After the war, it still took Ventris a few more years to settle things back on track. He was further mobilised to Germany due to this excellence in 1946, and after that he had to concentrate for his architect degree, which he finished in 1948. Through these years, Ventris visited John Myres in Oxford twice and in both occasions he had to decline the invitation for helping publication of Scripta Minoa II due to his busyness. Interestingly, Ventris had an opportunity to meet Alice Kober, who was brought in by Myres, in the second occasion on August 1948. Though this was the sole opportunity for Ventris and Kober to see each other, it is said that the meeting ‘was not a great success, and… It has been said that Ventris withdrew because, as an amateur, he was intimidated by academia’ (ibid) while it would be worth adding that ‘many academics themselves found Kober and Myres rather formidable!’ (ibid) Furthermore, other factors that made this meeting unsuccessful are allegedly pointed out as it follows: there was a crucial ‘disagreement over how the tablets should be classified’ (ibid) between Ventris and others and in this, ‘he was justified’ (ibid) when ‘a new set of transcriptions were later prepared by himself, (John) Chadwick and (Emmett) Bennett’ (ibid). As for compatibility between Ventris and Kober, some argues that ‘each underestimated the other deeply… She underestimated him because he was an amateur, and he underestimated her because she was a woman’ (Gallafent, 2013).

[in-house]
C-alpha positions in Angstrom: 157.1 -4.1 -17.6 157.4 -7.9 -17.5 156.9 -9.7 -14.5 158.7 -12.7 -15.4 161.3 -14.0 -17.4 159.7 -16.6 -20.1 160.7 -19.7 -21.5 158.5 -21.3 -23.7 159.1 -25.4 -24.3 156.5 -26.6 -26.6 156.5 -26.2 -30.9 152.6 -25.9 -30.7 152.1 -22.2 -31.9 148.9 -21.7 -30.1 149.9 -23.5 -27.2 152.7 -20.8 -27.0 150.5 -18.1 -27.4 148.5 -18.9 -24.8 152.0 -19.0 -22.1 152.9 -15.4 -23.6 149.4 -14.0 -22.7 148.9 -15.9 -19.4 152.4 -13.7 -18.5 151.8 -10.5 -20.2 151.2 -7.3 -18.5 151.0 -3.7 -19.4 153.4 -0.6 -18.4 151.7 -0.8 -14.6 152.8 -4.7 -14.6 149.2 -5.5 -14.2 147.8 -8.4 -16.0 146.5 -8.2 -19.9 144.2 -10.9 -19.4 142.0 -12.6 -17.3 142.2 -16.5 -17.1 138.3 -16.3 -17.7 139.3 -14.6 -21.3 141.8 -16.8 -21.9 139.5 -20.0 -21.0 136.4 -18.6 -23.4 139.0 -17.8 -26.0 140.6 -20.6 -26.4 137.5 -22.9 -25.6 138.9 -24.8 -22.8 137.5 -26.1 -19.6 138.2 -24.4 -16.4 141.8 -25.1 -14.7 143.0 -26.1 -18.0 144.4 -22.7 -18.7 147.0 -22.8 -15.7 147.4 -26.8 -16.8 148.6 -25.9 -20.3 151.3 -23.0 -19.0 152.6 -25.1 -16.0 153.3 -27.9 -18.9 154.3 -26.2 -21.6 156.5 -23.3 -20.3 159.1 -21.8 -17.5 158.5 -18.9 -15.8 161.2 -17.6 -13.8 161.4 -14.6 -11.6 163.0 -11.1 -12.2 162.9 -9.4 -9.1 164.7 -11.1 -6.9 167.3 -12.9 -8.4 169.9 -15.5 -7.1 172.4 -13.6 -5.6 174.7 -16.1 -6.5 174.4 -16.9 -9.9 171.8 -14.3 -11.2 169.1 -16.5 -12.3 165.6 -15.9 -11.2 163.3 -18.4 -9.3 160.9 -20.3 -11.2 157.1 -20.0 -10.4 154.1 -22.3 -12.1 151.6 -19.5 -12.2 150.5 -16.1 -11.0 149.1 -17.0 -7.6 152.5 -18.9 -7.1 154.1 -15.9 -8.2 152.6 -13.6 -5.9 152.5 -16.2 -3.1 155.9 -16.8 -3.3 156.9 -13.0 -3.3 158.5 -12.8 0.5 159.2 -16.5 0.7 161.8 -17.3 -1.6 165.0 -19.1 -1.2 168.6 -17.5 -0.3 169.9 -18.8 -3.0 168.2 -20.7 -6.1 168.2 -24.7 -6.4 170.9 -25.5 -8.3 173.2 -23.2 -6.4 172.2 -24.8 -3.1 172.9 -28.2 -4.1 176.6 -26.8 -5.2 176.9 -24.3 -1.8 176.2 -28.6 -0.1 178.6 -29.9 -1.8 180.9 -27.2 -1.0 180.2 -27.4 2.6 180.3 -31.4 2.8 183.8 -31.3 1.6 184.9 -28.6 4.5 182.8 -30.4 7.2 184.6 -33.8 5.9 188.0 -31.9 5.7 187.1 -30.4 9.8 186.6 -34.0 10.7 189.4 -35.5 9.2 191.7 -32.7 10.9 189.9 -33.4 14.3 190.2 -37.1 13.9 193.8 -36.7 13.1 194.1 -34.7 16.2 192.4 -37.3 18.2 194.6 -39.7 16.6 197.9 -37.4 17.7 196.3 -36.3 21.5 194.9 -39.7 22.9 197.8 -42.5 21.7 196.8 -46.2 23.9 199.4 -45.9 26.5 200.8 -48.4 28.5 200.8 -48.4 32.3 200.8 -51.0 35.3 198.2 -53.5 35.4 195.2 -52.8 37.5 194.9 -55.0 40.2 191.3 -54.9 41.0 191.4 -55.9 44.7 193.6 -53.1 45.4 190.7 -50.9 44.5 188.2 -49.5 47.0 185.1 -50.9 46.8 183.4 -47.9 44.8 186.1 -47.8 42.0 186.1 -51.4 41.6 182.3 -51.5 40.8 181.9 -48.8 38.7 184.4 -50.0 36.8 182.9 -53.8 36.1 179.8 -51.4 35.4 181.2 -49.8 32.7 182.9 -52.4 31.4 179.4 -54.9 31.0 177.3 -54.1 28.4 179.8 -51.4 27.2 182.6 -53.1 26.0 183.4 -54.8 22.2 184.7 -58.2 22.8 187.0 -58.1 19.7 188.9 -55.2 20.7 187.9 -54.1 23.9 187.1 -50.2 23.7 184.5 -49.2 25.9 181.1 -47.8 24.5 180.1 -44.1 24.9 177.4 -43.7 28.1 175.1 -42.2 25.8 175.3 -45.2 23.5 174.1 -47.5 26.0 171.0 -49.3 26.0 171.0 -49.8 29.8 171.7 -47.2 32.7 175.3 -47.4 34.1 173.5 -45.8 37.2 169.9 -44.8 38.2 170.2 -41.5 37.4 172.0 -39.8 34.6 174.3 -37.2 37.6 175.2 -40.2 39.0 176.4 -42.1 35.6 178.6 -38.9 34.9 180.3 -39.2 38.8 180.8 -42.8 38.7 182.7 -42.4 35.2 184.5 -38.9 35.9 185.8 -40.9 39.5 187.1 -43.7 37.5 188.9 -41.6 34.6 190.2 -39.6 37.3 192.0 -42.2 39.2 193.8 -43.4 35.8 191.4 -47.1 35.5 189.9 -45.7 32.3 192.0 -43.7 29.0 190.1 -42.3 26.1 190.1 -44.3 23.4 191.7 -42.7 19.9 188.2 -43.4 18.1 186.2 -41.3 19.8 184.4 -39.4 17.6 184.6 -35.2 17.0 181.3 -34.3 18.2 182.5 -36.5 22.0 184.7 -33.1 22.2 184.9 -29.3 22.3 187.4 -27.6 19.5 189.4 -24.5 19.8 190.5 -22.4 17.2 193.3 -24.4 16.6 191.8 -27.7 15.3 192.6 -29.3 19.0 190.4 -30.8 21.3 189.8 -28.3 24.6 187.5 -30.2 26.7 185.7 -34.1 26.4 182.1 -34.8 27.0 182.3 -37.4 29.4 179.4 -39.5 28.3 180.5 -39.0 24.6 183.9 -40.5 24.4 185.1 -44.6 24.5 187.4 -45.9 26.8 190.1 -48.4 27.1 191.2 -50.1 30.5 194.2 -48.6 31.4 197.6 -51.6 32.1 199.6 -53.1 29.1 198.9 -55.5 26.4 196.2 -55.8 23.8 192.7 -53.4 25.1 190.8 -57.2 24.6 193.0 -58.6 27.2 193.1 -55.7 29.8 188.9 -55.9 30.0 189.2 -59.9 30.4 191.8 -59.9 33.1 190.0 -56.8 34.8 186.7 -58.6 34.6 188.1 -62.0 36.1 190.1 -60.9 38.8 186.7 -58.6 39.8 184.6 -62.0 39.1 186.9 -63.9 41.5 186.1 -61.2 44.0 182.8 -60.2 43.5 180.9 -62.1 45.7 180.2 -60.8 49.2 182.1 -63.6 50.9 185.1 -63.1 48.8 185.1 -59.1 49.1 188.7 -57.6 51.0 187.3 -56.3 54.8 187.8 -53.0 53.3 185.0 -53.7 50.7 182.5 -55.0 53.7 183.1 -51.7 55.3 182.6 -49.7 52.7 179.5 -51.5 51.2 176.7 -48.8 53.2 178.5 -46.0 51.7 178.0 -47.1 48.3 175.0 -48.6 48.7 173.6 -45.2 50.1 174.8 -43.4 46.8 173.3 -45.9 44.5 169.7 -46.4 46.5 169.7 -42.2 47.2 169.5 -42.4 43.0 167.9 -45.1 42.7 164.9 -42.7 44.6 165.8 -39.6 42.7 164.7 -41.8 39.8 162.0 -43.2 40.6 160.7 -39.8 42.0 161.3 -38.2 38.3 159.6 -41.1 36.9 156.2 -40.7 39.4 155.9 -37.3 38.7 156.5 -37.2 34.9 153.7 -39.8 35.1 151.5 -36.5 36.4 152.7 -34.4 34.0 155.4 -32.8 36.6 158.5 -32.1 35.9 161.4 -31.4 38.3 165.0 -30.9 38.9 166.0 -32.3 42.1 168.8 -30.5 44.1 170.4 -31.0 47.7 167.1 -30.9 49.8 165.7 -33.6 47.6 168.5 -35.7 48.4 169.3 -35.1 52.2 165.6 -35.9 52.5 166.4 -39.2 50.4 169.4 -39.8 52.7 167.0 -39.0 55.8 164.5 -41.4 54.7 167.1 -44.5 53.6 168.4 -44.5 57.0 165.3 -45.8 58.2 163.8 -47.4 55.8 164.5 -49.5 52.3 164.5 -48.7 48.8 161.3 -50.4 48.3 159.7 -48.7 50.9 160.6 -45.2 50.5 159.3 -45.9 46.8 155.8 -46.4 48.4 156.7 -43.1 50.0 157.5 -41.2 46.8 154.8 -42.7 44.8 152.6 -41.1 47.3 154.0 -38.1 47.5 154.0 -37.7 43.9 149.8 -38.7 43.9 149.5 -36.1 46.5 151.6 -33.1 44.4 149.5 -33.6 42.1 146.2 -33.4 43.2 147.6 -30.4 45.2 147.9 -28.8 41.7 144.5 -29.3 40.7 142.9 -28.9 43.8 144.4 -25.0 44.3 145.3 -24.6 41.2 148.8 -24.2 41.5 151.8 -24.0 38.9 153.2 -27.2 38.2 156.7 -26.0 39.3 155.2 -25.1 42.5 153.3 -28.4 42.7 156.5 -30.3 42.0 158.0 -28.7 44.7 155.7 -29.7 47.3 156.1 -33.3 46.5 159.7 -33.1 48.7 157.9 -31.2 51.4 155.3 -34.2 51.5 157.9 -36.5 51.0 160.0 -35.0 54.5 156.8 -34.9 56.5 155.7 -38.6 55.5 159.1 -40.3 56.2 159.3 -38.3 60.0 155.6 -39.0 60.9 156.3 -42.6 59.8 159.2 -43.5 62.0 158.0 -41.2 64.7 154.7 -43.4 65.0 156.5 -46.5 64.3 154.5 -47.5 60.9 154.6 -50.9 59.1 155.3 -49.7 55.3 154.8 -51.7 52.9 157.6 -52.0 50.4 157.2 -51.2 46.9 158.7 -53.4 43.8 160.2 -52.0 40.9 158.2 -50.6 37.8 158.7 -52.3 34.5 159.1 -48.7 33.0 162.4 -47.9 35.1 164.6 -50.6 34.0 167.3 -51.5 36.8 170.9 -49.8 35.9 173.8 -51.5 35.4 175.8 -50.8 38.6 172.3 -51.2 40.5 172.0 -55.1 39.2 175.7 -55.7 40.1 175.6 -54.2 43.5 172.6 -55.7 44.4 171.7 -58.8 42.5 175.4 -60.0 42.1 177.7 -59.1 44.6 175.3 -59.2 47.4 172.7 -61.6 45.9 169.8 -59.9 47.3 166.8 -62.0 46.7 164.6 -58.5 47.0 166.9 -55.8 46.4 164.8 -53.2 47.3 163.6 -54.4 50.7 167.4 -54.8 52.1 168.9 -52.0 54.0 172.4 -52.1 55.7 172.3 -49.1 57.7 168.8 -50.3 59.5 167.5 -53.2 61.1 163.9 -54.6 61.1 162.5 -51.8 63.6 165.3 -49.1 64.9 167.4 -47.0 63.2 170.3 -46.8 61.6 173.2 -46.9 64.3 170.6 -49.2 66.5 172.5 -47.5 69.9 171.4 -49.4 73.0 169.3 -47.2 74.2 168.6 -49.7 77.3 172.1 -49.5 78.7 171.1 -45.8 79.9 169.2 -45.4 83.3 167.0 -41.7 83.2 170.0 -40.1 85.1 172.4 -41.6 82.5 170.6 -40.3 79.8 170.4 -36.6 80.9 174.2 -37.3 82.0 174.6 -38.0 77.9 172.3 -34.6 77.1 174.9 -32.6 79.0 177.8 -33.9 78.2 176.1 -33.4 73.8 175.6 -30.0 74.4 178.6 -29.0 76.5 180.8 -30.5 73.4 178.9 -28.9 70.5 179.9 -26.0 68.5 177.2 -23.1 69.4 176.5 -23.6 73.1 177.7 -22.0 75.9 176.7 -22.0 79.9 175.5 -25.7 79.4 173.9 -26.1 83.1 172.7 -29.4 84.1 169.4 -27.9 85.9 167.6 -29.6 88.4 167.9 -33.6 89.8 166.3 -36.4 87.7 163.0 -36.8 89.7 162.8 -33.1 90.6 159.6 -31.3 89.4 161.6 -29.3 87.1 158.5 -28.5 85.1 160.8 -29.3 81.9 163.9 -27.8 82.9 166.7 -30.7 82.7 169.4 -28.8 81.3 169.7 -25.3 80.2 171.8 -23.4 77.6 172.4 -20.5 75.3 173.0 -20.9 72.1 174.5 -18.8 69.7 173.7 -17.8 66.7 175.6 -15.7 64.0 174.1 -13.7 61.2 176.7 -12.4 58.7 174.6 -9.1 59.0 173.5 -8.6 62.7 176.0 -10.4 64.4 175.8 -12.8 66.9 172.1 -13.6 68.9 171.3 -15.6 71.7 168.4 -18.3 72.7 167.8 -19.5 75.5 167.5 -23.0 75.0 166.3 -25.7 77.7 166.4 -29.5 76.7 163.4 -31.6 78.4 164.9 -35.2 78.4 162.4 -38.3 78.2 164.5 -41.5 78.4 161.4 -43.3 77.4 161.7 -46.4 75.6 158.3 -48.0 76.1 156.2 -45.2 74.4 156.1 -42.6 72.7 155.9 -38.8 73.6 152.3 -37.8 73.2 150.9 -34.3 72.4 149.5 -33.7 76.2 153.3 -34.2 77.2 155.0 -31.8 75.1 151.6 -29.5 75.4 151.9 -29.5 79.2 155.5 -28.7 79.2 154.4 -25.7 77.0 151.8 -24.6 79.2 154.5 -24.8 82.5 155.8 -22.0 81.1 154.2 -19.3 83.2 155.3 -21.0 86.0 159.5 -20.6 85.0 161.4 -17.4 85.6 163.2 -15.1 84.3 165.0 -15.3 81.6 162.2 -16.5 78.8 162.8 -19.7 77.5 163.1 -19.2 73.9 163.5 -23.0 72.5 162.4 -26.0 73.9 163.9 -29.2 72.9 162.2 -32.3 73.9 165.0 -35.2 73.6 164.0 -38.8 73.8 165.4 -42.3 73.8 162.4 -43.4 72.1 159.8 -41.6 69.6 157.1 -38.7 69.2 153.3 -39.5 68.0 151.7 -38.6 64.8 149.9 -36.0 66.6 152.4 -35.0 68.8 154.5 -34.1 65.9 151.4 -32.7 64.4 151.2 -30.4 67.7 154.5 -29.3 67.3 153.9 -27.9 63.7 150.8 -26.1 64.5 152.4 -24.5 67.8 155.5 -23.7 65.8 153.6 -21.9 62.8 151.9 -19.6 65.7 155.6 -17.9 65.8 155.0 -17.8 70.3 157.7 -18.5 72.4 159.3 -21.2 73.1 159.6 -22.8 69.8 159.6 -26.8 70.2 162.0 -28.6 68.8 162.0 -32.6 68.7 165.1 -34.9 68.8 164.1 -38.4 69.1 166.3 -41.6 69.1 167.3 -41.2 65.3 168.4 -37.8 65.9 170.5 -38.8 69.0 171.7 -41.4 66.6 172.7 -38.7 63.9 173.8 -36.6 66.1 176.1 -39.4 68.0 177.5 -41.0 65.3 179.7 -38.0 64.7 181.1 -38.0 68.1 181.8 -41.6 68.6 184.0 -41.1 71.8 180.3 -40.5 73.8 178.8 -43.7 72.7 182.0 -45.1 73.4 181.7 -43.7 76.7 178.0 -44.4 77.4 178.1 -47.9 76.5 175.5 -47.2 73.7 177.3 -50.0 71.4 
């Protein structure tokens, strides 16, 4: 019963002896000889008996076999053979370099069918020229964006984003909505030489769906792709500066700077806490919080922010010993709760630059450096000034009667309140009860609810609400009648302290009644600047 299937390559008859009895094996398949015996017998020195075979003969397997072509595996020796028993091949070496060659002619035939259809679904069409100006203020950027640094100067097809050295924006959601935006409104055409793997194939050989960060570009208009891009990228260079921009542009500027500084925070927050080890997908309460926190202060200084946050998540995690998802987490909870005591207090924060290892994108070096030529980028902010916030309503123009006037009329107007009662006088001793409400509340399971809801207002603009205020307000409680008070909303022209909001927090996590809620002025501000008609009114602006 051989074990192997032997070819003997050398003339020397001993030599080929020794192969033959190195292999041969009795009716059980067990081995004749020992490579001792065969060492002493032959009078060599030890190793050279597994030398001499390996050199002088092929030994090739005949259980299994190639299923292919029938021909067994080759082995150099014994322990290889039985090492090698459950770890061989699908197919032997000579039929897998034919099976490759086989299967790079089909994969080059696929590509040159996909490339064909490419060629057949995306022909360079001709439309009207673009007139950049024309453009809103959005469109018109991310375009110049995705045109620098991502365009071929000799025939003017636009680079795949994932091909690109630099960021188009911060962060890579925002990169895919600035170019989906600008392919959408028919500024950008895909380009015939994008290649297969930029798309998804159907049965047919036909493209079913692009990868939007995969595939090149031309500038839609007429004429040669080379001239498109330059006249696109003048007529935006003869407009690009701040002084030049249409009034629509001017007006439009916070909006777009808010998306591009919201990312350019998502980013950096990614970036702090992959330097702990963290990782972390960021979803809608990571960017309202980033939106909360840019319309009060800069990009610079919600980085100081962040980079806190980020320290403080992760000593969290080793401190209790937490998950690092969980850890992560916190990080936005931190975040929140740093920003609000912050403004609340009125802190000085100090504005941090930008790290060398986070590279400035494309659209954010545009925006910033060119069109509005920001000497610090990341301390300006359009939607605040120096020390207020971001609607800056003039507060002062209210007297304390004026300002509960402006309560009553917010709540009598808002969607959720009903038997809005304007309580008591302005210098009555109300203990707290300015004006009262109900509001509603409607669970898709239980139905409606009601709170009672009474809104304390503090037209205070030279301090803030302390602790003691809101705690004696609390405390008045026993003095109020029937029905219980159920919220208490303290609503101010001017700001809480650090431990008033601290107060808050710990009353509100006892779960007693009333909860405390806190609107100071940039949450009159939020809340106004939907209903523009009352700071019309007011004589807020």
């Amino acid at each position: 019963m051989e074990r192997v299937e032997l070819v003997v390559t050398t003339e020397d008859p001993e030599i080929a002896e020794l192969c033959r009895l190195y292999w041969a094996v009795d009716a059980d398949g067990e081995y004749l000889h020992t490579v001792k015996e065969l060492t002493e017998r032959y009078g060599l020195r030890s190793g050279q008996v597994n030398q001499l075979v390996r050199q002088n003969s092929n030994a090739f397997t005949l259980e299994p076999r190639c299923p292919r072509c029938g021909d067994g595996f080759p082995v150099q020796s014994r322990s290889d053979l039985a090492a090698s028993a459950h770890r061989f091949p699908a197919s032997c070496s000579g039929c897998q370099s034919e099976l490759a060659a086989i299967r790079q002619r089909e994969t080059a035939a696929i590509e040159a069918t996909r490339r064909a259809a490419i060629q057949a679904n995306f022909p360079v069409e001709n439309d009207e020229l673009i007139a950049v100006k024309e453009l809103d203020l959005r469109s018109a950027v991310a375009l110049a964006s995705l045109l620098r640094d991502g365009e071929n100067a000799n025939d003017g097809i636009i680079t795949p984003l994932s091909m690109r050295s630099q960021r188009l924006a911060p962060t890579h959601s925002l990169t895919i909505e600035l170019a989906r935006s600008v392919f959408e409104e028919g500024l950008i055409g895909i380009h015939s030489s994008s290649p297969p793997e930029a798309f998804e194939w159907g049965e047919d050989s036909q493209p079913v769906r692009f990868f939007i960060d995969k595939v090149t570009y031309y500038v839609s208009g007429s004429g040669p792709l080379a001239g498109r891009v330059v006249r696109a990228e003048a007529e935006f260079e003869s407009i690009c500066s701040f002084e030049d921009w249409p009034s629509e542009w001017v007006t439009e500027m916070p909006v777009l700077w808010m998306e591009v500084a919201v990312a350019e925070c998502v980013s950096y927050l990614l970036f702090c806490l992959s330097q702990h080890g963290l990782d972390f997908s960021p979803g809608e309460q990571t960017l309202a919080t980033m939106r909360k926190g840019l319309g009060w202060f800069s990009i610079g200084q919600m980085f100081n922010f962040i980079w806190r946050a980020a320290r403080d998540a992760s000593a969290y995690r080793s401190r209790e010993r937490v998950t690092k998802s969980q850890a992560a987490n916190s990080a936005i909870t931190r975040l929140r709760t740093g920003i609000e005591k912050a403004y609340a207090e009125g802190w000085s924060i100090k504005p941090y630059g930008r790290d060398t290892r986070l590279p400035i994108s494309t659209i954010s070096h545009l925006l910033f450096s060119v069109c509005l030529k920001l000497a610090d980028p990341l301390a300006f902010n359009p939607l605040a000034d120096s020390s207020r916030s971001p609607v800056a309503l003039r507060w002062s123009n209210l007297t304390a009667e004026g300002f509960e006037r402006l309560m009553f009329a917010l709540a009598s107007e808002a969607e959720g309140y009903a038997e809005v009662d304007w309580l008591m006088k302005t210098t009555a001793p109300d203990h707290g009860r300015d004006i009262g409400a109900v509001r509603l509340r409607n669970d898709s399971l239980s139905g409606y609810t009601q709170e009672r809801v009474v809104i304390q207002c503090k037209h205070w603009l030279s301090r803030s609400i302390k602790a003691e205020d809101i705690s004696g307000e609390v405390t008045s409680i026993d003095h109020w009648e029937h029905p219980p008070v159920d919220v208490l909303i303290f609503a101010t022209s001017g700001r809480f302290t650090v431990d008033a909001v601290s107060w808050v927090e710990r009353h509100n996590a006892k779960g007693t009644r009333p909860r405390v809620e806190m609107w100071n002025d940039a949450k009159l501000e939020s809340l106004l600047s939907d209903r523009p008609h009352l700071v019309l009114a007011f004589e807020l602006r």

Following the circulation of his “Mid-Century Report” on Linear B in 1950, he ‘gave up his architectural job to work full-time on Linear B’ (University of Cambridge, 2007). In his attempt for deciphering, Ventris ‘wondered about the repeated groups of symbols identified by Kober as evidence of inflection’ (Gallafent, 2013). Then he began to work – in his words, ‘rather like doing a crossword puzzle on which the positions of the black squares haven’t been printed for you’ (University of Cambridge, 2007) – assuming the characters as a syllabic system and focused on finding some place names because these are ‘exactly the kinds of thing you’d expect to crop up all the time, especially on official palace documents. And place names often don’t change much, even after centuries’ (Gallafent, 2013). By February 1952, ‘he wrote to Myres about the Knossos place names’ (University of Cambridge, 2007) he had deciphered in the script and by May, ‘he felt the code was “breaking” and that, to his astonishment, the Linear B documents were, after all, written in Greek’ (ibid). Then, Ventris was invited to talk about Myre’s publication on the BBC Third Programme and he ‘took the opportunity to announce the decipherment and it was broadcast to the world on 1 July 1952’ (ibid). The broadcast enabled Ventris to collaborate with John Chadwick, a professional philologist – especially an expert on early Greek – who heard the programme, and they worked together closely for deciphering the script for a next few y ears.